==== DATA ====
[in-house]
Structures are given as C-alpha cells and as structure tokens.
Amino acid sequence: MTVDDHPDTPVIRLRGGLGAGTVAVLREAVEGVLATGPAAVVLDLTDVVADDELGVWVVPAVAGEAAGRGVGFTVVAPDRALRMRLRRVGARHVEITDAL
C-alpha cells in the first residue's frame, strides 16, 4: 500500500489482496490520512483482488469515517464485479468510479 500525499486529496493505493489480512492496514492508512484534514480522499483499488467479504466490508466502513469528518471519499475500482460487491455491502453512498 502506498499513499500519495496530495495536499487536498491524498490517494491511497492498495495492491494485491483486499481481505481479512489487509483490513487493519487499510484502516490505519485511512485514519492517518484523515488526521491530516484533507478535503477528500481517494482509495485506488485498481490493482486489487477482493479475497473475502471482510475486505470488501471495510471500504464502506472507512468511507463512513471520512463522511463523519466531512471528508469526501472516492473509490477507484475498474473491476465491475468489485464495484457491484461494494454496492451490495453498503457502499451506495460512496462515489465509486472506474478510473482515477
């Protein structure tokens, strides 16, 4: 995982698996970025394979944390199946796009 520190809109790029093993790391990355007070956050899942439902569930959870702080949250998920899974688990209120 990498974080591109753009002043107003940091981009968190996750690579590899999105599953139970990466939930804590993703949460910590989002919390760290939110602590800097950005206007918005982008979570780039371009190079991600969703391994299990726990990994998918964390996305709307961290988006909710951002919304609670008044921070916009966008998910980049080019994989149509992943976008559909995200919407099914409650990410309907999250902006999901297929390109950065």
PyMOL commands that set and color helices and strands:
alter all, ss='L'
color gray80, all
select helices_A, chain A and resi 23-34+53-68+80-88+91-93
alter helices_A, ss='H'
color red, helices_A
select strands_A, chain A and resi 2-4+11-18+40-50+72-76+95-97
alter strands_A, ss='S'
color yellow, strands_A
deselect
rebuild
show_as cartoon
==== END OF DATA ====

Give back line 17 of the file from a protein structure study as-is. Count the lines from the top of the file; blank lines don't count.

show_as cartoon